In the early evening hours of December 30, 1970, as he and Nathaniel Nelson were walking south in the 6400 block of Greenwood on the east side of the street, he saw Ulysses Murphy walking toward them. Murphy turned around befóte he reached them. He then saw Murphy, Joe Thomas, Larry Jones, and defendant in a gangway. When he was about ten feet away from those boys, he saw defendant holding a rifle in his right hand. As he and Nelson continued walking, he heard Murphy say: “Let’s get this cab.” He then saw Murphy walk into the street and flag down a cab. While he was looking through a small window in the hallway of a building about four buildings south of the gangway, he saw defendant, standing at the curb, fire the first of several shots at a cab. Tire first shot pierced the windshield of the cab and the cab hit another *138oar. He saw defendant fire other shots at the cab, one into the side window of the cab. He testified that there were no passengers in the cab at the time of the shooting.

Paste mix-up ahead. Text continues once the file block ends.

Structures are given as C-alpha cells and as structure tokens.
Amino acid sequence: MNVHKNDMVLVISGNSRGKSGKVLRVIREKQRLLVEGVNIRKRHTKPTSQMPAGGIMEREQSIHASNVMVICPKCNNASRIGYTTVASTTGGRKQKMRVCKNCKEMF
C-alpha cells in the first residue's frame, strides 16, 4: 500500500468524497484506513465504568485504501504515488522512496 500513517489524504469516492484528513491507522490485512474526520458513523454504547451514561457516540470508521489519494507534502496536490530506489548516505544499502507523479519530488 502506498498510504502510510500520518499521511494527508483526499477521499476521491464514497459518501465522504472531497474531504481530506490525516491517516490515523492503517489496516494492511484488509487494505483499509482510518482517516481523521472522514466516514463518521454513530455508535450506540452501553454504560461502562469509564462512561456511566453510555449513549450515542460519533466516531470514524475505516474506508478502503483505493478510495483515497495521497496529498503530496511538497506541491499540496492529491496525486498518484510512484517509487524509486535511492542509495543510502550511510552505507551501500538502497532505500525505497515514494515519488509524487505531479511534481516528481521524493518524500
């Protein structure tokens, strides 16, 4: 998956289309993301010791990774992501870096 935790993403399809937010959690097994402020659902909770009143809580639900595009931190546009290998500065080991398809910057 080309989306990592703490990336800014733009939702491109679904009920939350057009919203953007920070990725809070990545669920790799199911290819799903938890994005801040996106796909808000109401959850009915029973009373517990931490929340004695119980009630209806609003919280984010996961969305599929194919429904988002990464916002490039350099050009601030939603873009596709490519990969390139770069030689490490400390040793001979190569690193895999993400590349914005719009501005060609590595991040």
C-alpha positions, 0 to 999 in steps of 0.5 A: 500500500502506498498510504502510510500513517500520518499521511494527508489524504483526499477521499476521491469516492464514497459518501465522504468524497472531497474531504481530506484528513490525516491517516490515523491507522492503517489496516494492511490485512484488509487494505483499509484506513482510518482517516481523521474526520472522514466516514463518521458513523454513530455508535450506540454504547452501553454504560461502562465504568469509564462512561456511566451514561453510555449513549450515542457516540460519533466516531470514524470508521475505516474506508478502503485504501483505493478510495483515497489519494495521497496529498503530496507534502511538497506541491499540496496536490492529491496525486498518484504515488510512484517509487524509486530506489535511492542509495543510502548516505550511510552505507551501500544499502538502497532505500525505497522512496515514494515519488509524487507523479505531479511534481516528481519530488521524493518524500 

On cross-examination, he admitted making numerous inconsistent statements while under oath at previous trials. Among these were statements that defendant did not fire the first shot, that there was a female passenger in the car at the time, that he was on the street when the shots were fired, not in a hallway, that he did not know who made the statement to shoot at the cab, that he was not sure which hand held the rifle, that he previously said defendant was holding it in Ms left hand, that he had seen five or more boys in the gangway rather than the four he had just named, and that Murphy had passed him on the street, then turned and followed him.